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  (Source: The Guardian)
But will it be enough to push sales?

Microsoft is reportedly cutting the price of its Windows RT software for smaller tablets in an effort to boost sales of the failing OS

It's not clear how much Microsoft charges hardware makers for Windows RT software, and since the pricing talks are confidential, the exact amount of the price cut hasn't been released either. 

A price cut could be a helpful start to bringing Windows RT back to life. The OS was released October 26, 2012 (when Windows 8 launched) as a platform for ARM-based devices. It's not the whole Windows 8 experience, as it lacks key software (such as Windows Media Player) and isn't compatible with as many desktop applications or hardware as Intel-based Windows 8 Pro devices.

Hardware makers haven't seen a whole lot of success with RT. Back in April, many computer companies started slashing the prices of their RT-based tablets in hopes of clearing their stock. For instance, at that time, Dell's 32GB XPS 10 tablet with Windows RT launched at $500 last fall and dropped to $450. The XPS 10 was slashed again in May to a starting price of $299.99. ASUS' VivoTab RT was another device to take a cut ($599 at launch, cut to $382 for 32GB on Amazon while Newegg listed it as "discontinued").

With Computex getting underway in Taipei this week, hardware makers are unveiling future devices -- and RT doesn't seem to be in too many company plans.

Hewlett-Packard (HP) said it currently doesn't have any plans for an RT device. Acer called Windows RT "immature," and said that it is focusing on Windows 8 Pro and Android-based tablets instead. Samsung said it hasn't decided whether it should make a successor to its RT tablet. 

However, a couple of companies are continuing on with Windows RT. HTC, while deciding against a larger RT-based tablet, said it will develop a 7-inch device with Windows RT. Dell is also working on a new RT tablet and plans to update the XPS 10 this year. 

It looks like Microsoft will keep its original price of $499 for its Surface with Windows RT tablet. 

If Microsoft offers the Windows RT software (which comes pre-installed only) at a discount, hardware makers can sell devices to consumers for cheap and hopefully clear their inventory. But will a price cut be enough to push future device sales and justify R&D on RT-based tablets?

Source: Bloomberg



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RE: I don't understand MS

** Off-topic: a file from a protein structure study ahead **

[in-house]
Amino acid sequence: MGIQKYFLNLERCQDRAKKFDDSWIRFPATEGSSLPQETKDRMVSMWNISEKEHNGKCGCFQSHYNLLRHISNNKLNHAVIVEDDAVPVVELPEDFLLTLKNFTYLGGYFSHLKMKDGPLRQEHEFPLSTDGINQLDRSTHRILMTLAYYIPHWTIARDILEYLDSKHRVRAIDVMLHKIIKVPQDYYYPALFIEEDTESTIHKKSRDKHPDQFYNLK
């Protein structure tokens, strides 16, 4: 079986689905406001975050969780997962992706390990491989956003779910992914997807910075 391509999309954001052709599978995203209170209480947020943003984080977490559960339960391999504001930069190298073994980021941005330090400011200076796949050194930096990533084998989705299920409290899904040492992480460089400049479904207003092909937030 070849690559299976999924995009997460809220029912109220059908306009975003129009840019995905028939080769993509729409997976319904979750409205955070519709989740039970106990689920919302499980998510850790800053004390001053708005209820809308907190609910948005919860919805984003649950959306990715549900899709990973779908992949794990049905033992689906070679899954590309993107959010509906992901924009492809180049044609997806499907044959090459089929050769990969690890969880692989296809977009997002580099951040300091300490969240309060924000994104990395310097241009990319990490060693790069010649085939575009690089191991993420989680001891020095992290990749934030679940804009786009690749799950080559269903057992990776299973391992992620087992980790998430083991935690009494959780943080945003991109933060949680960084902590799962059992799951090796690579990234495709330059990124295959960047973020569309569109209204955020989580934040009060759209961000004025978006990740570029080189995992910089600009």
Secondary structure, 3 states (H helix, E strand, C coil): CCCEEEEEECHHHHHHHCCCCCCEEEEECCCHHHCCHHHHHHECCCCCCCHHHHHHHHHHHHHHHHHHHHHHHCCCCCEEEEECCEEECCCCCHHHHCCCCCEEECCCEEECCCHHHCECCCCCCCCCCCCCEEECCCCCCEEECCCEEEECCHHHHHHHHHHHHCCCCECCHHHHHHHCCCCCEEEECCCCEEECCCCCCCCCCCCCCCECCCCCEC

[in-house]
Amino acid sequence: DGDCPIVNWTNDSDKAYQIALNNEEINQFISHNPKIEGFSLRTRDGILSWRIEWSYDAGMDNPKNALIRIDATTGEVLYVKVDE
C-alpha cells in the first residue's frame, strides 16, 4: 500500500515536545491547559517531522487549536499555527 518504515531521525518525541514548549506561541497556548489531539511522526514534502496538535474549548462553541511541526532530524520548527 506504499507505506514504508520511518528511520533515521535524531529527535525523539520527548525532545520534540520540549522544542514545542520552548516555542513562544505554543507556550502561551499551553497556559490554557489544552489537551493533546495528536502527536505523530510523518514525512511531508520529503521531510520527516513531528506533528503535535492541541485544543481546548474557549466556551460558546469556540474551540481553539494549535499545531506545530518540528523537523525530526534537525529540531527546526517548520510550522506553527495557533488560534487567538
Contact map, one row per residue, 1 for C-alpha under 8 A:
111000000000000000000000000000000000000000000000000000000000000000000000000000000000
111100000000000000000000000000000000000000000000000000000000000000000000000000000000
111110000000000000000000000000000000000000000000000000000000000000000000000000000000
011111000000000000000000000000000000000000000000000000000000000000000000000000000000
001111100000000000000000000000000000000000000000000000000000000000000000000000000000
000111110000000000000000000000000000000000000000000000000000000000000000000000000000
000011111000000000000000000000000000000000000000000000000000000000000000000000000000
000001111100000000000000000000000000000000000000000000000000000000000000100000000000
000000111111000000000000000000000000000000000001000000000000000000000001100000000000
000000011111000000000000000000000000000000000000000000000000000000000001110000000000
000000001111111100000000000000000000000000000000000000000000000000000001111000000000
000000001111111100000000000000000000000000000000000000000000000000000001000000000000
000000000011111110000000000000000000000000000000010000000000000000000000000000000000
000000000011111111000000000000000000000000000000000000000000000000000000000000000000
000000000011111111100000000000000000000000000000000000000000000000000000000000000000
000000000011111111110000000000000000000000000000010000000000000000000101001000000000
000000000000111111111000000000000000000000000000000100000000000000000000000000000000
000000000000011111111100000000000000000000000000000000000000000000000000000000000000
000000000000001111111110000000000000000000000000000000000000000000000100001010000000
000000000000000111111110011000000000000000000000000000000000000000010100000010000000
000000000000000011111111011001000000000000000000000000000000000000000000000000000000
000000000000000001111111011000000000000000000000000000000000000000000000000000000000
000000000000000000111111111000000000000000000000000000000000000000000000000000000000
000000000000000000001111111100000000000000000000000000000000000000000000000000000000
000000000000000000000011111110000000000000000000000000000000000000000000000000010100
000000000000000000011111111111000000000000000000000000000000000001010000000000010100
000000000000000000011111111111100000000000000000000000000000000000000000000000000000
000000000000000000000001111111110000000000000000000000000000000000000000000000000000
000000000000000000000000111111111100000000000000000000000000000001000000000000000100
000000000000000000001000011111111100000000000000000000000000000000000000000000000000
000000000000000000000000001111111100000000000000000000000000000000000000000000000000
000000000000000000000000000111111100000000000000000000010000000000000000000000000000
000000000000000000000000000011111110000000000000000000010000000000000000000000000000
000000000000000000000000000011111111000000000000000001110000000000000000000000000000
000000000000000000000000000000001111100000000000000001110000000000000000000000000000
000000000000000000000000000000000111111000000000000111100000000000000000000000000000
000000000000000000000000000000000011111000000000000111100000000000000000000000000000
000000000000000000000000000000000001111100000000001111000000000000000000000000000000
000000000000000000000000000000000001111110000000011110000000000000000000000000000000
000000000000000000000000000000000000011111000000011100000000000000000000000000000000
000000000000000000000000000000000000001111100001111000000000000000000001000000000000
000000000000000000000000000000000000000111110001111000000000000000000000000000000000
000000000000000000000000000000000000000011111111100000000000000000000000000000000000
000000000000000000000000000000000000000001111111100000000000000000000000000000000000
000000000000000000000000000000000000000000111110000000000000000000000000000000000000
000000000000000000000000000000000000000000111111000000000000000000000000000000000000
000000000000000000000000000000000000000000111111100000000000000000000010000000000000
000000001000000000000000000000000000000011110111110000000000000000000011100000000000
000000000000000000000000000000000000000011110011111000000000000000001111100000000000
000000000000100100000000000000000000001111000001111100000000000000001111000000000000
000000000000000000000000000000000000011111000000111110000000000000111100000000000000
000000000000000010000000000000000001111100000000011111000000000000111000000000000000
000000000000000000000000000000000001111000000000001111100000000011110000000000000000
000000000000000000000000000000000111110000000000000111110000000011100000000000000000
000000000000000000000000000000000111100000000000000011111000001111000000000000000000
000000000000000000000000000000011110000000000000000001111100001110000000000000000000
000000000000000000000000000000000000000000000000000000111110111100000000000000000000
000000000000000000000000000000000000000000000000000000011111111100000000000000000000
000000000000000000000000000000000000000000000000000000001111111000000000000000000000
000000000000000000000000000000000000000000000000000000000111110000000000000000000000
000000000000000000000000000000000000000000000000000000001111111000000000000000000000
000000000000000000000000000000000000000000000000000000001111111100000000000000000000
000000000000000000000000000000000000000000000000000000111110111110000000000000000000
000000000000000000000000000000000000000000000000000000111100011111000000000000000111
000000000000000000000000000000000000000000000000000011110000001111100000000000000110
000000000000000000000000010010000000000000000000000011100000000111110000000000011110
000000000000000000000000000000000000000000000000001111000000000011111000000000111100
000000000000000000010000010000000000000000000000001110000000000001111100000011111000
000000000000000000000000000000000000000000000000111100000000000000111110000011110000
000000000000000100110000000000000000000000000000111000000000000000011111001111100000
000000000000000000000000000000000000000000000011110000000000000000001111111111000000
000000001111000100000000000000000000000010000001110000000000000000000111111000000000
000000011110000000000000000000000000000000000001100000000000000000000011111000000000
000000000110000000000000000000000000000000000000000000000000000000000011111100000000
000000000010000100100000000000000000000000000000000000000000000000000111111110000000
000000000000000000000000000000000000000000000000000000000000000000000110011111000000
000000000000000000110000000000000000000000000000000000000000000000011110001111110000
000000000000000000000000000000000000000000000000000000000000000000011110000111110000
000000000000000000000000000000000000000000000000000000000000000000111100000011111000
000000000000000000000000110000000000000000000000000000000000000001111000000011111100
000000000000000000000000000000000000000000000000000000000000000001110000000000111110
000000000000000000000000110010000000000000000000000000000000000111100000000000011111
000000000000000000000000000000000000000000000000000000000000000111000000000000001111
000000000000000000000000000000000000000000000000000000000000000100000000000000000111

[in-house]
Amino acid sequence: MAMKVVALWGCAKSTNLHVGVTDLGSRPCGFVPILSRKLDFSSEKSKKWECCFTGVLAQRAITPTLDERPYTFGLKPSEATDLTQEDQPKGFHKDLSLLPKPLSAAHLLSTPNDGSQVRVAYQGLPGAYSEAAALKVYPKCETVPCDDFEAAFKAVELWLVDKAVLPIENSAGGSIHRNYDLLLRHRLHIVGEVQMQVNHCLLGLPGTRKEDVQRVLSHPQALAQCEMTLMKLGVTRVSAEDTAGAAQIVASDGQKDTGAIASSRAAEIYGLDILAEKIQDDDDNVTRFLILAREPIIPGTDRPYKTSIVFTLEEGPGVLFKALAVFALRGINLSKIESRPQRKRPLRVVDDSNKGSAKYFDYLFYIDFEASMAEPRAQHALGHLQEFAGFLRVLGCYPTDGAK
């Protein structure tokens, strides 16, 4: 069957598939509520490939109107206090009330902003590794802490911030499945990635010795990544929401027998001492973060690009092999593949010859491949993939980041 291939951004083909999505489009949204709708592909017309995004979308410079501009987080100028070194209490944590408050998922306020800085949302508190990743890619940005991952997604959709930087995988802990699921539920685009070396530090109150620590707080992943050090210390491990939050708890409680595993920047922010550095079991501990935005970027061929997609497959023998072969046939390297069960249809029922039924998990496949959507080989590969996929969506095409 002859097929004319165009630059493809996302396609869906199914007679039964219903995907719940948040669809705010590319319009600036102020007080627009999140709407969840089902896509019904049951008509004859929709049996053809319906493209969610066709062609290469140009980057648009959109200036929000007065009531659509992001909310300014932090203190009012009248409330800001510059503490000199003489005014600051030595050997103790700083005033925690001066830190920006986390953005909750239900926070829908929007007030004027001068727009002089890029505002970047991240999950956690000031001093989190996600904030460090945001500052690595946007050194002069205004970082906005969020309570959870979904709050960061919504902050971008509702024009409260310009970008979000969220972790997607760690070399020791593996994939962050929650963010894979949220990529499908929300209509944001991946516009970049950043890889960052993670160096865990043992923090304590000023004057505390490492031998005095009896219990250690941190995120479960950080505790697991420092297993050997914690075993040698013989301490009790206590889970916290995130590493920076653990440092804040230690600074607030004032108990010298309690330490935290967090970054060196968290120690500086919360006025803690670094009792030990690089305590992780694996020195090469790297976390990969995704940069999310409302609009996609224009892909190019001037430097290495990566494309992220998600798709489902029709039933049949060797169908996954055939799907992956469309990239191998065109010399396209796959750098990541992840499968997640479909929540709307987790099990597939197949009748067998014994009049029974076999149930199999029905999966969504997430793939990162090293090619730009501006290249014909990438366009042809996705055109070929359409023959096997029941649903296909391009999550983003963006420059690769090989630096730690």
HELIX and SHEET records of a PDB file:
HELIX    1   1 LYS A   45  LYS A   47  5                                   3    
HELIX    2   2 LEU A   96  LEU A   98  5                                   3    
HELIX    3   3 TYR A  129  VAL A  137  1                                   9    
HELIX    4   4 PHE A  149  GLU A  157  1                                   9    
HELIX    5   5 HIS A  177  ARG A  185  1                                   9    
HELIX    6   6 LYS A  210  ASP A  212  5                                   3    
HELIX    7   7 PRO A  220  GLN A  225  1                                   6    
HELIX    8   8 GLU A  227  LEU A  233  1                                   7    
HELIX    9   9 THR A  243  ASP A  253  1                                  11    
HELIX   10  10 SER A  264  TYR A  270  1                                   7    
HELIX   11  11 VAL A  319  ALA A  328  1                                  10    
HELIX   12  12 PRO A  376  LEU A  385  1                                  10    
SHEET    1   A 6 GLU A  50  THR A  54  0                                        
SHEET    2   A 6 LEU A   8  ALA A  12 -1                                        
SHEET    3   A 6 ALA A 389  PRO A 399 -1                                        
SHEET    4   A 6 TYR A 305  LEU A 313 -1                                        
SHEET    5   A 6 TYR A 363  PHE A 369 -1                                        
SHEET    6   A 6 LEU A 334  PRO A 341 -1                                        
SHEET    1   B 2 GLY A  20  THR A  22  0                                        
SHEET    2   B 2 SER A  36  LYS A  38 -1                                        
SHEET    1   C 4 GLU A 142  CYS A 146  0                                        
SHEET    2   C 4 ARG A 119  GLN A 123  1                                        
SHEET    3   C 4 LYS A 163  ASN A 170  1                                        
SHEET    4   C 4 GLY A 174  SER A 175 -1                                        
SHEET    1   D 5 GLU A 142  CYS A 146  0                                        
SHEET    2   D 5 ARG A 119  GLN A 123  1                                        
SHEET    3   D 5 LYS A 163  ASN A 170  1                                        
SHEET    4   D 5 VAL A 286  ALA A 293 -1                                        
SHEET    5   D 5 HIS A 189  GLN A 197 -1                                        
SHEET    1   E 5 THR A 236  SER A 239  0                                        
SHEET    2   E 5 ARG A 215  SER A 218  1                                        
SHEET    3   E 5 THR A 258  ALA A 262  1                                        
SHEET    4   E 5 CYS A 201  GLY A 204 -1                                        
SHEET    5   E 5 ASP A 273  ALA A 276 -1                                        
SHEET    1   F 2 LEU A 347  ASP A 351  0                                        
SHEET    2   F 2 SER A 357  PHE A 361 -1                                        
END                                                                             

By Motoman on 6/3/2013 2:35:13 PM , Rating: 2
I see you're using the word "ignorant" - but I don't think it means what you think it does.

See, "ignorant" means you don't know about some information. The information about how horrible Apple design and quality is covers the internet like water covers the ocean floor.

If you want to pretend that's not the case, then it is you who are ignorant - willfully so.


RE: I don't understand MS
By EnzoFX on 6/3/2013 4:02:01 PM , Rating: 2
You really want to compare it to the crap Desktops and Laptops that all the other OEM's have been pushing? The cheap plastic junk, with terrible keyboards and trackpads, who's batteries become utterly useless just outside the 1yr warranty. Seriously? That IS the majority on the Windows side of things. You're going to deny the decade long race to the bottom? Where the winner has been no one?


RE: I don't understand MS
By Motoman on 6/3/2013 4:09:59 PM , Rating: 3
Yup.

The winner is the consumer. There's such a broad range of Windows machines available that the price point has been pushed down to where you can get perfectly serviceable laptops for like $250.

Plastic is irreleveant. Ugly is a matter of taste. I've never heard any complaints about keyboards or trackpads (except from a Mactard like yourself, I guess).

I've been using a 17" Acer laptop for the past couple years as my own gaming laptop. It's all plastic. Performs great, considering that I paid something silly like $600 for it, and like all the other inexpensive, plastic, non-gloss-white laptops that I've seen over the past few years, has been great.

Only Mactards try to pretend any different.


RE: I don't understand MS
By EnzoFX on 6/3/2013 4:04:24 PM , Rating: 2
Oh, and all your argument sums up to, taking the bias out, is that Apple hardware is not perfect. Great revelation there, when no one has said to be the case.


RE: I don't understand MS
By Motoman on 6/3/2013 4:12:04 PM , Rating: 2
People keep trying to insist that quality and engineering are pluses for Apple - when it's clear beyond the shadow of a doubt that they're horribly bad at both issues. That's the case.

At best, one could say that maybe Apple is no worse than the worst Wintel OEM. In reality, they're at the bottom of the barrel. Nobody puts out faulty and poorly-designed product like Apple does.


RE: I don't understand MS
By BRB29 on 6/3/2013 5:59:27 PM , Rating: 2
To be honest, I never thought track pad was a big deal. Then I used the bigger and more fluid track pad of the mac book. I thought "damn, it is better" but i still don't want to pay extra for it. My lenovo has the quality track pad and brushed aluminum without the price premium.

I may not like the Macbooks and I don't need many of these niceties, but we all got it now for the same price or cheaper. Laptops have gotten much thinner and use of aluminum are more common. I'm merely praising Apple for pushing the industry. I still won't buy their overpriced products.


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